The influence of physical exercise on the relation between the phase of cardiac cycle and shooting accuracy in biathlon
This study examined the influence of physical exercise on the relation between shooting accuracy and the phase of the cardiac cycle in which the shot is fired. Thirteen experienced biathletes (8 females, mean age 17 years) fired from the standing position at rest and right after a submaximal exercise on a bicycle ergometer. Shooting accuracy and the timing of each shot relative to the R-waves of the electrocardiogram (ECG) were recorded. Best shots (with greatest accuracy) and worst shots (with lowest accuracy) were fired prevalently in different phases of the cardiac cycle. In the rest condition, best shots were fired less frequently from 200 to 300 ms and more frequently from 500 to 600 ms after the R-wave, compared to worst shots. In the exercise condition, best shots were fired less frequently from 100 to 200 ms after the R-wave and from 20% to 30% of the R-R interval, compared to worst shots. These findings support the hypothesis that shooting accuracy is influenced by the cardiac cycle phase due to the ballistocardiac recoil generated at each heartbeat. To achieve best results athletes could be trained (e.g. through biofeedback) to fire within a specific phase of the cardiac cycle.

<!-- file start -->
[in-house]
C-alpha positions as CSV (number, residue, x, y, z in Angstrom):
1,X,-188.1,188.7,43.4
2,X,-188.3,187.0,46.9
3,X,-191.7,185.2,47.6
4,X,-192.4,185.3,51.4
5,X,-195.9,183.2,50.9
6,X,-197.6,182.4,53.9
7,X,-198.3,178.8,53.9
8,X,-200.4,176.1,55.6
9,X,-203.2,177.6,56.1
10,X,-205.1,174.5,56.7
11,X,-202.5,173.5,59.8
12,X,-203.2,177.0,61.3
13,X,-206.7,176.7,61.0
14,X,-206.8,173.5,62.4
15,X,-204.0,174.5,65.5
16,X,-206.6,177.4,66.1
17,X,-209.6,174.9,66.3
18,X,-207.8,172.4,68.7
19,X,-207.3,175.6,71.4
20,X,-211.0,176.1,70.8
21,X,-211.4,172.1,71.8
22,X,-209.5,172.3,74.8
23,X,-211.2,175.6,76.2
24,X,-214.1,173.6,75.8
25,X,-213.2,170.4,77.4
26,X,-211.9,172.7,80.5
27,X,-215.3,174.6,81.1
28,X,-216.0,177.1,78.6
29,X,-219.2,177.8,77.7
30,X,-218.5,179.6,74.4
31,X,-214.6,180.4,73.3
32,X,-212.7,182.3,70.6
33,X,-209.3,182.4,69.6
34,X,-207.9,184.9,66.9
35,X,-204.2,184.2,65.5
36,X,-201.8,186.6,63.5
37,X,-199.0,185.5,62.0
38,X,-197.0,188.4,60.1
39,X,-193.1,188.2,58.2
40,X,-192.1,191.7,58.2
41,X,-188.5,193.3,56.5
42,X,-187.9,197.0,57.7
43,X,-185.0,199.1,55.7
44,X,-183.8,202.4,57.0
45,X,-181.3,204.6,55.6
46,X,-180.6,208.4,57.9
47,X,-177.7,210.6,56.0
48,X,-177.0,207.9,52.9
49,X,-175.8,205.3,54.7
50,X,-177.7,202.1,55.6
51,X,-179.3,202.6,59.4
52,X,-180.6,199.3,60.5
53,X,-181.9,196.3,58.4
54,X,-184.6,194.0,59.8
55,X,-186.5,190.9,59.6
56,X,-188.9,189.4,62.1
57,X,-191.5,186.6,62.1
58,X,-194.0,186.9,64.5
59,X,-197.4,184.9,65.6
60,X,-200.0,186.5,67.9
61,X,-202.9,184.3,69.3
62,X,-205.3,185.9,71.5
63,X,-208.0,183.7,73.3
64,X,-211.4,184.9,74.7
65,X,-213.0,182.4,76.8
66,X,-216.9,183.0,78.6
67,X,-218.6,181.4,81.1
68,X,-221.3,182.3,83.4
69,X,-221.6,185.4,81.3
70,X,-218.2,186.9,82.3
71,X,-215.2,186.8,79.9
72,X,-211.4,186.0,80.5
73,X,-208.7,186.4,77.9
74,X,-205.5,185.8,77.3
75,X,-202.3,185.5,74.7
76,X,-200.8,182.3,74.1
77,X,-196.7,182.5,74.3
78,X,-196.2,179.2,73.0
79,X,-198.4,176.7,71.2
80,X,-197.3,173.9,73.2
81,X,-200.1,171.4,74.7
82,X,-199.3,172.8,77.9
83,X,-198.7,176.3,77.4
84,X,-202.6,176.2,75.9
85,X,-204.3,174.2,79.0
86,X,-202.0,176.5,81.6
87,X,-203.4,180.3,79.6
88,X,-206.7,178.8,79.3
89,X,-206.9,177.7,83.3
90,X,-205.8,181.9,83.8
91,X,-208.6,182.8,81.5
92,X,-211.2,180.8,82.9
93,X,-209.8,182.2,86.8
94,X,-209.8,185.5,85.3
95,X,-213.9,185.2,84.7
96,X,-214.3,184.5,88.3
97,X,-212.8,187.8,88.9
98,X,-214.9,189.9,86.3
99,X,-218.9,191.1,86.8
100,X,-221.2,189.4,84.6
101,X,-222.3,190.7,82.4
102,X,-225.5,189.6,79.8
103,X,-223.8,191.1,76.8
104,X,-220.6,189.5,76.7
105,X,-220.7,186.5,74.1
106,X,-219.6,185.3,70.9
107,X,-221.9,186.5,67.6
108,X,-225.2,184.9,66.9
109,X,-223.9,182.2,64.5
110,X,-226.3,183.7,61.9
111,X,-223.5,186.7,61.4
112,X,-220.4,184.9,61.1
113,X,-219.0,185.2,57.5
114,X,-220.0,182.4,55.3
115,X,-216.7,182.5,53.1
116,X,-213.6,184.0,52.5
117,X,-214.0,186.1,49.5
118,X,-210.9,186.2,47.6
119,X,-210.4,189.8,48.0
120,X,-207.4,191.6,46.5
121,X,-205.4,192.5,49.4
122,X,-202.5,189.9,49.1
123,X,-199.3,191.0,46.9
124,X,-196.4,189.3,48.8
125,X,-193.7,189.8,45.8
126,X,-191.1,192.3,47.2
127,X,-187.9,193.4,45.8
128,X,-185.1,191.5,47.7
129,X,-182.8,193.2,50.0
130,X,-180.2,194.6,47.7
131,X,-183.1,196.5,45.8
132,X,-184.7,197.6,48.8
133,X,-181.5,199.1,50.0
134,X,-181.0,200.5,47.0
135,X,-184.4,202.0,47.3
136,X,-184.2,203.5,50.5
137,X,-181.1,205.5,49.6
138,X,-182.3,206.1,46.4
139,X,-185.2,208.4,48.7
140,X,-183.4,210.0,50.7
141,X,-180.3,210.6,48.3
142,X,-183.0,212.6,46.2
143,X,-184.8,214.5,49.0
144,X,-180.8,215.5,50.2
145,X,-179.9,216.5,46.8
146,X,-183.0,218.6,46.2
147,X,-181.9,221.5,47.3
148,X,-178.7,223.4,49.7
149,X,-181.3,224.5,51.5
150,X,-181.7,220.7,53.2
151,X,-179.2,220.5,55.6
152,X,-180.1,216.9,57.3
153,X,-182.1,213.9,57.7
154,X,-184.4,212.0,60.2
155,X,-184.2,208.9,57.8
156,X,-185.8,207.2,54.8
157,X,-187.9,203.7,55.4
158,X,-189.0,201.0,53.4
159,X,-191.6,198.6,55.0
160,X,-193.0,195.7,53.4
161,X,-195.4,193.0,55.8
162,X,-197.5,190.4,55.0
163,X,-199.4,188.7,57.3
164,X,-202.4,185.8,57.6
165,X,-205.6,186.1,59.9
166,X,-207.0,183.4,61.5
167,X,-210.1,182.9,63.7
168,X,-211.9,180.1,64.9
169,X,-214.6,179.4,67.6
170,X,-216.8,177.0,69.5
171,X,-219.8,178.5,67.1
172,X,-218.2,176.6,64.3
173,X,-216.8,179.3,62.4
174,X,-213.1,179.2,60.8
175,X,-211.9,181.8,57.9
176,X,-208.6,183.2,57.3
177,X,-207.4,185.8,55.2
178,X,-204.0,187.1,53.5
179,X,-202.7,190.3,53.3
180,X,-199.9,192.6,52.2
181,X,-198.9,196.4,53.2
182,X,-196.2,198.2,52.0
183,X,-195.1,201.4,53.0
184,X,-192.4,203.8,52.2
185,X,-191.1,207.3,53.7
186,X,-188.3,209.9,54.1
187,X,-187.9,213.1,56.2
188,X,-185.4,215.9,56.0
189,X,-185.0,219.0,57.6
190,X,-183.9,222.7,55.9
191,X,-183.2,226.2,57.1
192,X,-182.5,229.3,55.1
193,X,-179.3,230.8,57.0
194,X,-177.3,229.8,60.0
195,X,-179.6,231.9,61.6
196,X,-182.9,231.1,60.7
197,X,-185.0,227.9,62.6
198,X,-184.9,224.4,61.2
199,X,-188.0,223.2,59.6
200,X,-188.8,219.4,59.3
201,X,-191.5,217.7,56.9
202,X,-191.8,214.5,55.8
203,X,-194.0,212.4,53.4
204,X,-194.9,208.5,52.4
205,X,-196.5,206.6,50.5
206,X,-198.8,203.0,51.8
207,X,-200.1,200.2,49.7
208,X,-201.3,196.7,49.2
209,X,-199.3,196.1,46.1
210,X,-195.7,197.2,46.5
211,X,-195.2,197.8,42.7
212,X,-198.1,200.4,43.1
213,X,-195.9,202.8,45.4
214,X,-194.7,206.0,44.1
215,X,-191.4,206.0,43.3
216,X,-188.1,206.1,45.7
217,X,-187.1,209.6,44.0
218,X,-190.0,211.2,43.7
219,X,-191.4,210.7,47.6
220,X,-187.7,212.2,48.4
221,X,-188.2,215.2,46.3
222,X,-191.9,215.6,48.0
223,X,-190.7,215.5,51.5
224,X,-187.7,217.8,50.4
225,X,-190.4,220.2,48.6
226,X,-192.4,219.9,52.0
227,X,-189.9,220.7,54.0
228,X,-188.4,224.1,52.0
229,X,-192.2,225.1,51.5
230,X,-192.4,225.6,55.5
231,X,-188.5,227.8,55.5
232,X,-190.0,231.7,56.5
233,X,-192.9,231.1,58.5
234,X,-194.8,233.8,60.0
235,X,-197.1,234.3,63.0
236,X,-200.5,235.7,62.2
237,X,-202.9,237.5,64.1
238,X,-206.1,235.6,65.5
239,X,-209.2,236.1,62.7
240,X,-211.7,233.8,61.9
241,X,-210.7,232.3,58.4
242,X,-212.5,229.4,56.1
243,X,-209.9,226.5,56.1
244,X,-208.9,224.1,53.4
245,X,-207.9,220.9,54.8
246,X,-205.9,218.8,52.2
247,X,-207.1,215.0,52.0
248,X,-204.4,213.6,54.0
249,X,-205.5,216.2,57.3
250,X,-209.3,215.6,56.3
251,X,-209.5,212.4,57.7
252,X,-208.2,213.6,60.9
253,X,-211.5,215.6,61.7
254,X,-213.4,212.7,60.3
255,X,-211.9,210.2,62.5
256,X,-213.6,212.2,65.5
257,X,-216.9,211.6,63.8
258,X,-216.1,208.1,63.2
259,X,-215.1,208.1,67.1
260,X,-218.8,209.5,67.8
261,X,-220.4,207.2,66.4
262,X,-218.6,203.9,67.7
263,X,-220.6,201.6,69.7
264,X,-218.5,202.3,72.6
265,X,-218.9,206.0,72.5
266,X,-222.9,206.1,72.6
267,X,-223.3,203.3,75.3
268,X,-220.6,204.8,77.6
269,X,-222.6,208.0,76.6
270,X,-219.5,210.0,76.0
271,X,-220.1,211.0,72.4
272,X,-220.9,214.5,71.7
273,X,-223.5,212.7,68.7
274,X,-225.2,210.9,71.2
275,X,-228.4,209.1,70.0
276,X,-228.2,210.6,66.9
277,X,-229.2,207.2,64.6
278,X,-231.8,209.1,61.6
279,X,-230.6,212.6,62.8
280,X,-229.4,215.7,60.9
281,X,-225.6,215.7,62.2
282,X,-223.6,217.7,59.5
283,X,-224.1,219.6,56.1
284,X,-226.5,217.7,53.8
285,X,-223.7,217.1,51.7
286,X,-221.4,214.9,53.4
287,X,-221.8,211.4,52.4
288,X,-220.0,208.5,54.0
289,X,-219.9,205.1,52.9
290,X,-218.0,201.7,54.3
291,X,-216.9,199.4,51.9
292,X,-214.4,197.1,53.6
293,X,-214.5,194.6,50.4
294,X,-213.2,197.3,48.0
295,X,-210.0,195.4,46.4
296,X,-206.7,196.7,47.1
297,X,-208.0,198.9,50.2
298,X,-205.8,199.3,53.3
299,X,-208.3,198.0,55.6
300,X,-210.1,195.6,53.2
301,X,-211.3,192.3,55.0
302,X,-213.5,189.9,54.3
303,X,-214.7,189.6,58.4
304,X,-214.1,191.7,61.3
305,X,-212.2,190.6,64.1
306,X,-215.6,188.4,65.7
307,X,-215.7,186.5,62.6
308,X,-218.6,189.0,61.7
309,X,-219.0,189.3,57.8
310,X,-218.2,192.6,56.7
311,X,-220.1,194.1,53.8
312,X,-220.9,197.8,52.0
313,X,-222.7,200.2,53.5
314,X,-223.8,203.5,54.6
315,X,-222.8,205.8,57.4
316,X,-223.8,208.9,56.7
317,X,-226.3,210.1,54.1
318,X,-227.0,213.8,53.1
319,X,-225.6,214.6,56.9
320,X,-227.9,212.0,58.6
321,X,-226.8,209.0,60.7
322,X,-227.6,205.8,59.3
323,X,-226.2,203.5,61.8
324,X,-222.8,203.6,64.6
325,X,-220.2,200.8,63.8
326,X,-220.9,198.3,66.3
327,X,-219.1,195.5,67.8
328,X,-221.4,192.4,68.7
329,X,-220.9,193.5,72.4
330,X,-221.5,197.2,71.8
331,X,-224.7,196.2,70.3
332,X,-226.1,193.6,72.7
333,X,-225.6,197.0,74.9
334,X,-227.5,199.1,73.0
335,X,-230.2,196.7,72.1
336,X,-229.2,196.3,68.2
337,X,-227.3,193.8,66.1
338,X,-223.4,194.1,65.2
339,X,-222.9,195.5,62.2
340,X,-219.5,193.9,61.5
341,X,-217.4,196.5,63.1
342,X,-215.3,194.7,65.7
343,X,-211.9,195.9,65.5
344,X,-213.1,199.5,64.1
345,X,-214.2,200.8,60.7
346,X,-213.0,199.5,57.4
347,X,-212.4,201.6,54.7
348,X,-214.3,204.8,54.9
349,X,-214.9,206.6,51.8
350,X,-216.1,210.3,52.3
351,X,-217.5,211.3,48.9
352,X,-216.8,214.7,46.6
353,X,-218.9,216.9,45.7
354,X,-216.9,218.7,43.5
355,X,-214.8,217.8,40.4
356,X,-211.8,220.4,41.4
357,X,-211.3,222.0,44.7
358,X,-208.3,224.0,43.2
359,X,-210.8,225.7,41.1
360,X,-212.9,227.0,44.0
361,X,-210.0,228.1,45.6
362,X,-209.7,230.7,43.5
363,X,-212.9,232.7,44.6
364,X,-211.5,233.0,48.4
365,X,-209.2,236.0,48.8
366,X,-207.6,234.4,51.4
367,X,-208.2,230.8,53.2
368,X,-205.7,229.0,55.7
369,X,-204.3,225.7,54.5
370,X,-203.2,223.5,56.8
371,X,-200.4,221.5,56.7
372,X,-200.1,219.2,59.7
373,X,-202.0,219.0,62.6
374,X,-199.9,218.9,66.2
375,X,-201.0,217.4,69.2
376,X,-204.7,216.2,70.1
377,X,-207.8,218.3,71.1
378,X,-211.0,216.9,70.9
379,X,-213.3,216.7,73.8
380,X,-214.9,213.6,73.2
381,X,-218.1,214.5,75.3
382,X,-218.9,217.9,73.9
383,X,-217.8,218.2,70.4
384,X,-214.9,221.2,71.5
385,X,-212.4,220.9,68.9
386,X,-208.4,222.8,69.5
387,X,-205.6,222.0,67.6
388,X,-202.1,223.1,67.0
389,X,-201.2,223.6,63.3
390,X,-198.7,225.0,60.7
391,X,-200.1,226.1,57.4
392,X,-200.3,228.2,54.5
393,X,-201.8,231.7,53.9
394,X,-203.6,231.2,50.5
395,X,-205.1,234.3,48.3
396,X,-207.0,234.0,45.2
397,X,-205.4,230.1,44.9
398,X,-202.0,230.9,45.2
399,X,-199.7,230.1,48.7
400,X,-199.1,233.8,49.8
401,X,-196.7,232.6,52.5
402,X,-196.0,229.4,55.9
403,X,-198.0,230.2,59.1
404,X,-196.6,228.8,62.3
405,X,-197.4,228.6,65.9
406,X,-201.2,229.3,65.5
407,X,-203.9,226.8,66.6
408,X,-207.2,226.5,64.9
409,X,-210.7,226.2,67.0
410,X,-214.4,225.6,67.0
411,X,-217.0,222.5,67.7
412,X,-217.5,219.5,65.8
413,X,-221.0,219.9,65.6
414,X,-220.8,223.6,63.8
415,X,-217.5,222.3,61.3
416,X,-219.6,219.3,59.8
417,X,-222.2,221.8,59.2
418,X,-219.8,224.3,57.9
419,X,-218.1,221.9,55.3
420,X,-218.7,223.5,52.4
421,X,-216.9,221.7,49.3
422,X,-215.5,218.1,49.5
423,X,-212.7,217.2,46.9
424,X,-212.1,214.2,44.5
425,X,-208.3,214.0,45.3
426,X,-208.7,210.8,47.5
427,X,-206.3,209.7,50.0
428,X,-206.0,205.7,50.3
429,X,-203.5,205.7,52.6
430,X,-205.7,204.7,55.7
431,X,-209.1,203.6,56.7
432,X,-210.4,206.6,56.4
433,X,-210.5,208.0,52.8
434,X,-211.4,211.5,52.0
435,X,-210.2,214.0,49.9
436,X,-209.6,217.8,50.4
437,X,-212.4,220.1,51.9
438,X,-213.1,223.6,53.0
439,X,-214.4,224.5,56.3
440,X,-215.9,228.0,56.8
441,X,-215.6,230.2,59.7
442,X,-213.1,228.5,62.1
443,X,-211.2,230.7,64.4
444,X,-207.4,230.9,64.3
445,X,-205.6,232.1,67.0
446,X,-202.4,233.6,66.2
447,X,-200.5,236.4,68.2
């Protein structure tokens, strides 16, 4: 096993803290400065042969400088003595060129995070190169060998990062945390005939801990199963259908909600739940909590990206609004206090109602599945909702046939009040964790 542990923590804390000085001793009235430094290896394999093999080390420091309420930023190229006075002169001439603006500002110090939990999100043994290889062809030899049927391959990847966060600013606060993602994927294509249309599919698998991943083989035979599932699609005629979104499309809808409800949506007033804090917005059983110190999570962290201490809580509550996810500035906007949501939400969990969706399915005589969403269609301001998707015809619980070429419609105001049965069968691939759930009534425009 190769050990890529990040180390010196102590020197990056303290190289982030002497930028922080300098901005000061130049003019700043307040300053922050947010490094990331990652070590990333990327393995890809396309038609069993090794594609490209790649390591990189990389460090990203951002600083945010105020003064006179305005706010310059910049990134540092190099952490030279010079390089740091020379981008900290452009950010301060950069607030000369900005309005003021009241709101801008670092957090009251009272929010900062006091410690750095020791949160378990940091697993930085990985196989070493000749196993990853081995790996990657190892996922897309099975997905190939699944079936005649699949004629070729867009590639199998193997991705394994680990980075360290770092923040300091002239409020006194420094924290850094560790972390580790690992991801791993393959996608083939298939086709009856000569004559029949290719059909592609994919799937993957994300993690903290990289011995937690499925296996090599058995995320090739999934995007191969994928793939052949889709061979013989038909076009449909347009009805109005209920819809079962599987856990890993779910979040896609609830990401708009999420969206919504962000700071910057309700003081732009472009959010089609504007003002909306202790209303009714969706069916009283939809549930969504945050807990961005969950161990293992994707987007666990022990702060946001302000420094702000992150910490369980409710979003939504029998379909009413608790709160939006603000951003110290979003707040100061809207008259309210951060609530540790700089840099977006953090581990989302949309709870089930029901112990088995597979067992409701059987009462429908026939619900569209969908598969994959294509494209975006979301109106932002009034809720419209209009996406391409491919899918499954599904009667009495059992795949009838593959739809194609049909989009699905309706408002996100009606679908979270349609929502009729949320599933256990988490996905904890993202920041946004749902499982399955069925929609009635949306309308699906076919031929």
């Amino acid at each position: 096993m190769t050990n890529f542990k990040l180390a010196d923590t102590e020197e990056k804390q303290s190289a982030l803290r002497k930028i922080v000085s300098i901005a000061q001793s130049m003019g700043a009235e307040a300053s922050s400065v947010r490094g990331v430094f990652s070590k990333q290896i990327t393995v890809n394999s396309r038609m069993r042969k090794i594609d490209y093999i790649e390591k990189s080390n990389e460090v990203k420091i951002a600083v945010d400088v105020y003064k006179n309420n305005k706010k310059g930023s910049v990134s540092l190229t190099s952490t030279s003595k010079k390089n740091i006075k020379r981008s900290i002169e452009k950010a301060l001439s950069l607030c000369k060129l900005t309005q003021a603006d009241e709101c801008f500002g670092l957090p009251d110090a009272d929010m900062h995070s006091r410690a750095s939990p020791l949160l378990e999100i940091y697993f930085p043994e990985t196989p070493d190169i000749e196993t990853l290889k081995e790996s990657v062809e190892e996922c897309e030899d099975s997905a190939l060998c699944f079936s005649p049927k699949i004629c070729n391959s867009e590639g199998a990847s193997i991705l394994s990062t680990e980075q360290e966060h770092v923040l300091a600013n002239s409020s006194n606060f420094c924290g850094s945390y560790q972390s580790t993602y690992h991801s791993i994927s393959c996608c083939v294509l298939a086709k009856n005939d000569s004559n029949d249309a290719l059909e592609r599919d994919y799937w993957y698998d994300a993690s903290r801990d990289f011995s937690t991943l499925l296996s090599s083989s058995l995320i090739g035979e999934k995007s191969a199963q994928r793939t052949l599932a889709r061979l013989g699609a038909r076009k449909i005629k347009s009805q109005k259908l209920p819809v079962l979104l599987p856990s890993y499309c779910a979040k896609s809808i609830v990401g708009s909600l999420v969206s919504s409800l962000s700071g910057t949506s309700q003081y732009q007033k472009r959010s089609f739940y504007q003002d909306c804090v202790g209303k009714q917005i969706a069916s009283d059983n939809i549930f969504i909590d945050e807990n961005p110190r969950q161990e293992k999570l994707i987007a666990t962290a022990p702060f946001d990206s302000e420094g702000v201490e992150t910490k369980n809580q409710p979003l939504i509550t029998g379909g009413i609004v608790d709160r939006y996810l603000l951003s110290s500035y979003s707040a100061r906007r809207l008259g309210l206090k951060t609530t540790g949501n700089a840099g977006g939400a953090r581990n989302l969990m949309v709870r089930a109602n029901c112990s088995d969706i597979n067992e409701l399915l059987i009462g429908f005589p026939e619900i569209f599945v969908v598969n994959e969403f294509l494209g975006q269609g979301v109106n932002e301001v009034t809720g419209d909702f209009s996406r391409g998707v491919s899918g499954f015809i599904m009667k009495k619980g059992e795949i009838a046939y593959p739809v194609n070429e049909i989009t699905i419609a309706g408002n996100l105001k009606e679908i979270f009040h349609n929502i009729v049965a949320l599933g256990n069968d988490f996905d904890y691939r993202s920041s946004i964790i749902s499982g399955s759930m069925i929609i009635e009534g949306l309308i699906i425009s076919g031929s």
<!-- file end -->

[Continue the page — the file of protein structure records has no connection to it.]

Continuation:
© Copyright 2019 European Journal of Sport Science. Taylor & Francis. All rights reserved.
|Subjects:||biathlon movement precision ECG heart shooting rifle shooting performance|
|Notations:||endurance sports biological and medical sciences|
|Published in:||European Journal of Sport Science|